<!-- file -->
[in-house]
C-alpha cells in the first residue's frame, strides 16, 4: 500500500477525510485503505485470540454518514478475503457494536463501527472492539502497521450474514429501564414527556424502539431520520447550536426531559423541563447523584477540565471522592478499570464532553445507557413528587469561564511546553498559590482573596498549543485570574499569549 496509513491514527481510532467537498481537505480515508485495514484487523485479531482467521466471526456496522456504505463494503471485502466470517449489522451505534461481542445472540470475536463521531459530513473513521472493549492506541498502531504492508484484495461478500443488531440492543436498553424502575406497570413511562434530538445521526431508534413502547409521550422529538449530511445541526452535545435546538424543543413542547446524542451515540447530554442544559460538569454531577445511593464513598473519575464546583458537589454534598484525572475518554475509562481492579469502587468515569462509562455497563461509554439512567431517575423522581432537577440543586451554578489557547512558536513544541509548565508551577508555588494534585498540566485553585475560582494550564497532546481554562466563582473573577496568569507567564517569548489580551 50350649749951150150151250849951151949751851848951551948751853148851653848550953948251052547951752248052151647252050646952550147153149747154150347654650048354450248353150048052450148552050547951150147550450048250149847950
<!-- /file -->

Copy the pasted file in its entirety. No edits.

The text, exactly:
[in-house]
C-alpha cells in the first residue's frame, strides 16, 4: 500500500477525510485503505485470540454518514478475503457494536463501527472492539502497521450474514429501564414527556424502539431520520447550536426531559423541563447523584477540565471522592478499570464532553445507557413528587469561564511546553498559590482573596498549543485570574499569549 496509513491514527481510532467537498481537505480515508485495514484487523485479531482467521466471526456496522456504505463494503471485502466470517449489522451505534461481542445472540470475536463521531459530513473513521472493549492506541498502531504492508484484495461478500443488531440492543436498553424502575406497570413511562434530538445521526431508534413502547409521550422529538449530511445541526452535545435546538424543543413542547446524542451515540447530554442544559460538569454531577445511593464513598473519575464546583458537589454534598484525572475518554475509562481492579469502587468515569462509562455497563461509554439512567431517575423522581432537577440543586451554578489557547512558536513544541509548565508551577508555588494534585498540566485553585475560582494550564497532546481554562466563582473573577496568569507567564517569548489580551 50350649749951150150151250849951151949751851848951551948751853148851653848550953948251052547951752248052151647252050646952550147153149747154150347654650048354450248353150048052450148552050547951150147550450048250149847950